Attorney General Jeff Sessions Aaron Bernstein

Four criminal justice experts weigh in on what the attorney general is saying in his memo on federal drug sentencing.

Attorney General Jeff Sessions released a memo today requiring federal prosecutors to “charge and pursue the most serious, readily provable offenses” for drug violations. The idea behind it is to allow him to continue the mission he began as a U.S. Senator—undermining the Democrat-Republican detente on the failed war on drugs.

For years, members of Congress from both parties have been trying to pass the Sentencing Reform and Corrections Act, which would reduce mandatory minimum sentences for non-violent drug offenders and give judges more sentencing discretion. But Sessions’ memo has ordered U.S. attorneys to pursue charges that “carry the most substantial guidelines sentence, including mandatory minimum sentences.”

Sessions believes that mandatory minimums “reduce the ability of law [enforcement] officers to negotiate and protect the public,”as he testified at a Congressional hearing in 2015. The research on this shows the opposite. Former Attorney General Eric Holder has been studying this issue for years now, starting with his Smart on Crime Initiative that he launched when he was at the Justice Department. In response to Sessions’s memo, Holder released his statement, saying that the DOJ’s “own data revealed just last year that, since I implemented Smart on Crime policies in 2013, prosecutors have used the discretion I gave them to focus on more serious drug cases. The data showed that while they brought fewer indictments carrying a mandatory minimum sentence, the prosecutions of high-level drug defendants had risen and that cooperation and plea rates remained effectively the same.”

Sessions’s new directive effectively ignores Holder’s work and sets the stage for a whole new chapter of the drug war. Citylab spoke with four reform-minded criminal justice experts to find out what that war might look like at the local level in American cities. Here are their five big takeaways.

1) The order directs U.S attorneys to pursue all drug cases, violent or nonviolent, from the kingpins to the corner boys.

Brett Tolman, former U.S. Attorney for Utah and advocate for sentencing reform:

What [Sessions’ memo] is really saying is we’re no longer going to allow what happened under the Holder memo, which is discretion in the hands of the prosecutors and an admonition to not go after low-level [offenders]. Sessions requires—it’s a mandate—that you must prove the charge of the highest provable offense, and by highest they mean the most serious felony, and those are the ones that carry the higher sentences.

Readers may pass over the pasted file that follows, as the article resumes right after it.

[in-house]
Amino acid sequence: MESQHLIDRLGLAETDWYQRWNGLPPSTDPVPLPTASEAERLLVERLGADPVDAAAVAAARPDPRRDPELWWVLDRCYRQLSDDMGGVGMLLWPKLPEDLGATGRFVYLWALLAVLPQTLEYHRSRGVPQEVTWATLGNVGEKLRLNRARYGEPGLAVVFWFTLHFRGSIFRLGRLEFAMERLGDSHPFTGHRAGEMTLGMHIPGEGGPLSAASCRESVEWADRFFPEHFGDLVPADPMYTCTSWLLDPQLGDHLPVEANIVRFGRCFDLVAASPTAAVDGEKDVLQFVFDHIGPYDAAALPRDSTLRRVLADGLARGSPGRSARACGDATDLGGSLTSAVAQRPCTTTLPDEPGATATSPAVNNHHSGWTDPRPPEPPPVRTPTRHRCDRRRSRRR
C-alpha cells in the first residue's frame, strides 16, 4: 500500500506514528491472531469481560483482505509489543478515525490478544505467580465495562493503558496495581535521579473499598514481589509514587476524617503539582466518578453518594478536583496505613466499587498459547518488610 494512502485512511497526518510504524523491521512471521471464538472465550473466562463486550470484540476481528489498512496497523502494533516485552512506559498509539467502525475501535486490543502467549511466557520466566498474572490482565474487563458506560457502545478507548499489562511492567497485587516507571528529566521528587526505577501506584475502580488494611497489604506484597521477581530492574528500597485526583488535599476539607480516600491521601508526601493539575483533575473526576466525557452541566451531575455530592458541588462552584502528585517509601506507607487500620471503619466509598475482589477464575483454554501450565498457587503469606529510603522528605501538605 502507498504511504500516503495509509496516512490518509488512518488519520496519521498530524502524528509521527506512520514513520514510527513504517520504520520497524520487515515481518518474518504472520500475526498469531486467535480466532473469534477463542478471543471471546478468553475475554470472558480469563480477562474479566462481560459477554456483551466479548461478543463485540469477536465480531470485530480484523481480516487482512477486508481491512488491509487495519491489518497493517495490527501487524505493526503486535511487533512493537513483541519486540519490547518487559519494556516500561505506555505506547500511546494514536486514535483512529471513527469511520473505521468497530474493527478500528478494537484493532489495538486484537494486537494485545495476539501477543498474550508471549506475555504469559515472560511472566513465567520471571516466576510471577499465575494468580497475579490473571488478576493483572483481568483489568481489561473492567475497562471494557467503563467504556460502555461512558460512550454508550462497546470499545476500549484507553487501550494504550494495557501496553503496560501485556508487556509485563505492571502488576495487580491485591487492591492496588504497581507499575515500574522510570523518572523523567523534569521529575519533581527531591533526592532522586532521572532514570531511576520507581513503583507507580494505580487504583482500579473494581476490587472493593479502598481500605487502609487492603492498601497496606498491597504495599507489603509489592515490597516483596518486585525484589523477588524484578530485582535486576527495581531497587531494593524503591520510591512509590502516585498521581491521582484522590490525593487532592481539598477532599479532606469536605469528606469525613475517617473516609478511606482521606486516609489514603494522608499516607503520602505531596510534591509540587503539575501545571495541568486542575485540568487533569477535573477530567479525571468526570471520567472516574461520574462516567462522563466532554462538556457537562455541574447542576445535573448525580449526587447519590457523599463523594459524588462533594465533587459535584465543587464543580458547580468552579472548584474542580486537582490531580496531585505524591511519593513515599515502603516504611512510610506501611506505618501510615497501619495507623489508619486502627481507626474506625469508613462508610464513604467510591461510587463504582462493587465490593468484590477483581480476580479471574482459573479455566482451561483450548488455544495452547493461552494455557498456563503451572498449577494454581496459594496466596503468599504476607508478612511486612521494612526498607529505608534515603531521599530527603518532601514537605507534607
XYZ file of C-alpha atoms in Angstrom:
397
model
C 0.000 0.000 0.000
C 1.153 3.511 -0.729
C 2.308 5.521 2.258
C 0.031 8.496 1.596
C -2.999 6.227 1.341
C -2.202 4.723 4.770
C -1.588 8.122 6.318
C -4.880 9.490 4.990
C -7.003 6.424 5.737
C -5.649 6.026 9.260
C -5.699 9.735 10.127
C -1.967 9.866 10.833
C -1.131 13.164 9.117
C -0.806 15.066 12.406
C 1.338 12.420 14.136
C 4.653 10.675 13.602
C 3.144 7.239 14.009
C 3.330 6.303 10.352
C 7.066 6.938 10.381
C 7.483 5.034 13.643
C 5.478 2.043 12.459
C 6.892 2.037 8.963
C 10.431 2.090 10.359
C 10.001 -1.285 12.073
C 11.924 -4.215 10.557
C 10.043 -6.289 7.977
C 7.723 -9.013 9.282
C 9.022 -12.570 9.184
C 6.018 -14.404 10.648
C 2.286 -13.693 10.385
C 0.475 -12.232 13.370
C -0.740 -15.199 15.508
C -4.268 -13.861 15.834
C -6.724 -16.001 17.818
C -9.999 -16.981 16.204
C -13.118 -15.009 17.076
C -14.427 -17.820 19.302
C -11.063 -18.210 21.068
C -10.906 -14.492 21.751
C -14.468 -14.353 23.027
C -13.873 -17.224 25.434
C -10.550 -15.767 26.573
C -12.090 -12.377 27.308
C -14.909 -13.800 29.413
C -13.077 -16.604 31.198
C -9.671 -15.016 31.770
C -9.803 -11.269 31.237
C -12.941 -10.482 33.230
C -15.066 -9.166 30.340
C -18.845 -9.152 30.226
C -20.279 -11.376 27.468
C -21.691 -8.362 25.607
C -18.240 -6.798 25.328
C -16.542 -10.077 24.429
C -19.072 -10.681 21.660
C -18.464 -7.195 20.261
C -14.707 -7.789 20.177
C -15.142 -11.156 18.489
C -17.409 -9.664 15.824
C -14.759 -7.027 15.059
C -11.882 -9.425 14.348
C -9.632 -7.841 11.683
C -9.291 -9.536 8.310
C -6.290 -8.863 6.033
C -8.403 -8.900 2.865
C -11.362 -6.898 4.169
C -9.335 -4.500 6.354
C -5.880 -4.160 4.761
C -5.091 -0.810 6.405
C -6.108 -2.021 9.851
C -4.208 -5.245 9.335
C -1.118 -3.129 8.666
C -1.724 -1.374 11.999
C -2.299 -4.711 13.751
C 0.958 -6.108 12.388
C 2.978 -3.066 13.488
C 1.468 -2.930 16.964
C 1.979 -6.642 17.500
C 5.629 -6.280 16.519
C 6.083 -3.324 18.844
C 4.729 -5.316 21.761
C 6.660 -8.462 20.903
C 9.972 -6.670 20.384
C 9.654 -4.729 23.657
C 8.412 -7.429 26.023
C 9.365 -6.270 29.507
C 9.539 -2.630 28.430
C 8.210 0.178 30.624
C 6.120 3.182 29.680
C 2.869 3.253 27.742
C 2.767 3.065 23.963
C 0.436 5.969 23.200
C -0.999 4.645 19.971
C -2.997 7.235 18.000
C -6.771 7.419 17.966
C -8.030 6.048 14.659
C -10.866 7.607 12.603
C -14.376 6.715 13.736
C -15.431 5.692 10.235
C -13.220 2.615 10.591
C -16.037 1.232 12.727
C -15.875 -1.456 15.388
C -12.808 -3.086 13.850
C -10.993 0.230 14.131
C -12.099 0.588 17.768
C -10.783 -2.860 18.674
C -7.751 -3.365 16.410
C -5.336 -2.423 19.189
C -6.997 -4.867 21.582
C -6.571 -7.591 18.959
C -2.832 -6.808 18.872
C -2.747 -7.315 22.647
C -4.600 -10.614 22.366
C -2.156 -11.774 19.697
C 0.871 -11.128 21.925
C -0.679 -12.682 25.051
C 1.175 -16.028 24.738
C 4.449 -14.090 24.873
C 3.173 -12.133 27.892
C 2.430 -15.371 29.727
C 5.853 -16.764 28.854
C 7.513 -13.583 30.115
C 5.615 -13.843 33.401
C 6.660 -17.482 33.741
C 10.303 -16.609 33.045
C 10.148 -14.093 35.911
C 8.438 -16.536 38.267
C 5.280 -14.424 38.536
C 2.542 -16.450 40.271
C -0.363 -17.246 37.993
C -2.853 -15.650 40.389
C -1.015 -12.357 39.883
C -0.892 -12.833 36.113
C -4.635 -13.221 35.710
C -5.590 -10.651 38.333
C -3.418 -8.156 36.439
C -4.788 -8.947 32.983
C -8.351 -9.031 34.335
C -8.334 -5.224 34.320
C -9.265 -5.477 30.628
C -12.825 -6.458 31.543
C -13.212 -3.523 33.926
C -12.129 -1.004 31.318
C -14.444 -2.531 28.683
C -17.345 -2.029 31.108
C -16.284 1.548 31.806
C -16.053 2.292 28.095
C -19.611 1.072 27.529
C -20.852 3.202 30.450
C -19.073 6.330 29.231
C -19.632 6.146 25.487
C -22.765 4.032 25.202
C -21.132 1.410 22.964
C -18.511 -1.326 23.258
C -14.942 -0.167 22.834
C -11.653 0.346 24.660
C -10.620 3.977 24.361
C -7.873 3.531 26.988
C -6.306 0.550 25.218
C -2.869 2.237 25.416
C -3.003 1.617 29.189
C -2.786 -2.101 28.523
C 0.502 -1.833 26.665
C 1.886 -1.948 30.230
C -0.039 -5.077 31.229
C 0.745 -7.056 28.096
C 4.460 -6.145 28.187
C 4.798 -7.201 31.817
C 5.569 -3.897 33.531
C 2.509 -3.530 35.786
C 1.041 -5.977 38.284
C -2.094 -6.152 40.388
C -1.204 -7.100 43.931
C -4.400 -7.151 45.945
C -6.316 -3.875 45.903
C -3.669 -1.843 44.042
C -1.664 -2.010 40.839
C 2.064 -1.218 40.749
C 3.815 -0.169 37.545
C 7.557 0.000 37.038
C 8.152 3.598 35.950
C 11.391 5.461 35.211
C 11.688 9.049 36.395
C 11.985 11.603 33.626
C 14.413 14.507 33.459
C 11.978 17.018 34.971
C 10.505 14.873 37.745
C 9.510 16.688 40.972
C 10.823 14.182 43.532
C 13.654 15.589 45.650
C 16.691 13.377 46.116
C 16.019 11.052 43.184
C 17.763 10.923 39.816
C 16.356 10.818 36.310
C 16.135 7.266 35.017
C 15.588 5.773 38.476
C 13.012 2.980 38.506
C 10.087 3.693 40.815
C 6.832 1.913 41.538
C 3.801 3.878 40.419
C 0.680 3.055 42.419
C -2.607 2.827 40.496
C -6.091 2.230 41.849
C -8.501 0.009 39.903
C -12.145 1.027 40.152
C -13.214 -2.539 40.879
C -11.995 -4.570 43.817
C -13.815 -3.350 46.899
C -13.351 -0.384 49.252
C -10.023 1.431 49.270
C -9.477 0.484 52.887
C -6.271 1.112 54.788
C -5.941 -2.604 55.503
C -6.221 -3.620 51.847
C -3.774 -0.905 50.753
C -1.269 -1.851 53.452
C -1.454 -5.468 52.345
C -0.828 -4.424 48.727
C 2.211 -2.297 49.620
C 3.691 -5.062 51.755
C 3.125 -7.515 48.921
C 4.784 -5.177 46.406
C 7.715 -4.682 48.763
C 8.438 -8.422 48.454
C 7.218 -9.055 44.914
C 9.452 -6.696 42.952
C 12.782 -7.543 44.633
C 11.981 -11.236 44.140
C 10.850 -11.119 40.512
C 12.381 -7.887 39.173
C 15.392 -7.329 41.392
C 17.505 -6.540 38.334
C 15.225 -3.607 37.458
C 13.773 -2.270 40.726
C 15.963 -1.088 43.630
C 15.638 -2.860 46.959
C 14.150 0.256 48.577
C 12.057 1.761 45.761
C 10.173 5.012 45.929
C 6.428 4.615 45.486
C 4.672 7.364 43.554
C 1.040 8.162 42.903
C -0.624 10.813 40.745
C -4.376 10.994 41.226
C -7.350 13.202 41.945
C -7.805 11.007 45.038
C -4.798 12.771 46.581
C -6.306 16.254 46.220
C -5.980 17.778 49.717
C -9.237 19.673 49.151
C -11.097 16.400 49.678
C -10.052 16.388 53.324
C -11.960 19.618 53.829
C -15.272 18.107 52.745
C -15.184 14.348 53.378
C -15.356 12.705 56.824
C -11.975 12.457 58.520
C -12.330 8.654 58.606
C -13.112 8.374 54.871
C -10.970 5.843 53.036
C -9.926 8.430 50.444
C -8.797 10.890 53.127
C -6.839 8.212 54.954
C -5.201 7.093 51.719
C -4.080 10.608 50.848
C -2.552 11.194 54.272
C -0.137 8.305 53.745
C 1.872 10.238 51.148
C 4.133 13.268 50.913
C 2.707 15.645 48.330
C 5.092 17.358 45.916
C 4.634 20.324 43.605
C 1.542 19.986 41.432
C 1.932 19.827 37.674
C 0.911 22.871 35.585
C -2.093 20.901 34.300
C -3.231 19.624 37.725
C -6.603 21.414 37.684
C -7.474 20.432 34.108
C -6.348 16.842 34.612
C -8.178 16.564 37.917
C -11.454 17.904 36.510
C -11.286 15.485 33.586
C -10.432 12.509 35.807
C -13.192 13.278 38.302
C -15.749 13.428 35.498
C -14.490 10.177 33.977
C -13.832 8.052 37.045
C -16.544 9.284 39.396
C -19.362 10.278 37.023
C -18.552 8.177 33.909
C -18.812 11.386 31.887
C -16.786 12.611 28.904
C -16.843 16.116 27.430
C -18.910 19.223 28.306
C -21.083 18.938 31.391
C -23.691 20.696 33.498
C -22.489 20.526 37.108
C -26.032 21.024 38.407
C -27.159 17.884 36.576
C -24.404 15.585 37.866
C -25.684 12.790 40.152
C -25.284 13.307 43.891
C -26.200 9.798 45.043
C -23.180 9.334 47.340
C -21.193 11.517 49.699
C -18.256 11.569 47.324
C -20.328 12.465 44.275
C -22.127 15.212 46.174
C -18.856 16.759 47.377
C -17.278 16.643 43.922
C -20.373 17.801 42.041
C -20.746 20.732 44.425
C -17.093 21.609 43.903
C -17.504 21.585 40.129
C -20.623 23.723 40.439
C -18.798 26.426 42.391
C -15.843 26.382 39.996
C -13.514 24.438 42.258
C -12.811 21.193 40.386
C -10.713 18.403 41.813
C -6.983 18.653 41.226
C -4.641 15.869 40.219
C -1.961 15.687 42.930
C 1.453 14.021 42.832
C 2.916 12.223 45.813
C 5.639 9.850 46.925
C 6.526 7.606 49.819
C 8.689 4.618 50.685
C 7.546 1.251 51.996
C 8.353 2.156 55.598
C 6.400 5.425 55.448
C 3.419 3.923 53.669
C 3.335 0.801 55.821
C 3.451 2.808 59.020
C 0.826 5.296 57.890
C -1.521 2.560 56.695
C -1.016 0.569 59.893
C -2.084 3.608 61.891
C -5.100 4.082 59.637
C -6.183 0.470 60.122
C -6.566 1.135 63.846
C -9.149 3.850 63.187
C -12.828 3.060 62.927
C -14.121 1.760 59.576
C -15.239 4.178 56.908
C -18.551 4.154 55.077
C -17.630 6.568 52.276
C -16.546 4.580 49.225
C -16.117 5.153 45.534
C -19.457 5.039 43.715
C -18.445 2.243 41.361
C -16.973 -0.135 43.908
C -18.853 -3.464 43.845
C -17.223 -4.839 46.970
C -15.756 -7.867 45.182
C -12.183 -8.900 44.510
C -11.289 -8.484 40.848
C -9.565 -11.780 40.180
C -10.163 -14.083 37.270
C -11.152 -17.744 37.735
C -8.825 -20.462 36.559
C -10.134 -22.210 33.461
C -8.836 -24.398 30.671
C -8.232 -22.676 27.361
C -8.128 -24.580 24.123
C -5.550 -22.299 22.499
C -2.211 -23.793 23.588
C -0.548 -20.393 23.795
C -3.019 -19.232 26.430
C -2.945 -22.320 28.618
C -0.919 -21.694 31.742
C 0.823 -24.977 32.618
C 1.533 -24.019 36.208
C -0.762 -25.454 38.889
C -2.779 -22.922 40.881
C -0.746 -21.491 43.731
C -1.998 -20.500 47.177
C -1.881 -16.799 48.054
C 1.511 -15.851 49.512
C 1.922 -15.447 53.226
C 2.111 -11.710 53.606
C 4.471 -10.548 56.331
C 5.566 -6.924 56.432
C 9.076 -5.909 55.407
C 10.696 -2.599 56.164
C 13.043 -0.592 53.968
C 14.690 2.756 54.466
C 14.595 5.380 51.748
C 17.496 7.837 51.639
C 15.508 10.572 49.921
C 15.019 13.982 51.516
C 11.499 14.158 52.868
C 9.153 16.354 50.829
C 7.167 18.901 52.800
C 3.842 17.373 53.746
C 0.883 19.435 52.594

So, in practical effect you have to treat all of the cases the same, and charge the highest provable offense. They may not spell that out or say it, but that is the practical effect.

Mona Lynch, criminology professor at the University of California, Irvine*, and author of the 2016 book Hard Bargains: The Coercive Power of Drug Laws in Federal Court:

There are a lot of cases that start with local police arresting people, they get prosecuted first in state courts, and then federal U.S. Attorneys decide to adopt the cases. A lot of those cases are tiny cases. I’ve seen seen cases where something like a half a gram of crack cocaine is getting adopted up from state court to federal court. Or there may be cases where federal prosecutors or federal agents are interested in trying to get information from the person.  

2) Sessions’ memo is aimed at federal prosecutors taking on federal drug cases—but this will affect local prosecution of drug crimes as well.

Phillip Atiba Goff, co-founder and president of the Center for Policing Equity:

What we’ve found in our research over the last several decades is that people haven’t been getting locked up more [frequently] because they are getting arrested more, or because of what police are doing, or even because of certain particular laws. They’re mostly getting locked up because of decisions that district attorneys and prosecutors are making. …

So, what you see over the decades during the rise of mass incarceration is that the arrest rates are not going up hugely, but the percentage of people who’ve been arrested who end up incarcerated are going up huge. And there’s a couple of factors that are really important or that. One is the tremendous expansion of punitive bail, and two is the perverse incentive structures for county-level district attorneys.

Here’s why this matters in terms of Sessions’ order today: In an environment where you are likely to suffer brutal consequences for charging someone too lightly—and there’s really no way to suffer negative political consequences for charging someone too tough—having a federal environment that says you should be going harder rather than softer on crime might further incentivize folks to be afraid to charge too light. And that’s exactly the wrong signal to be making.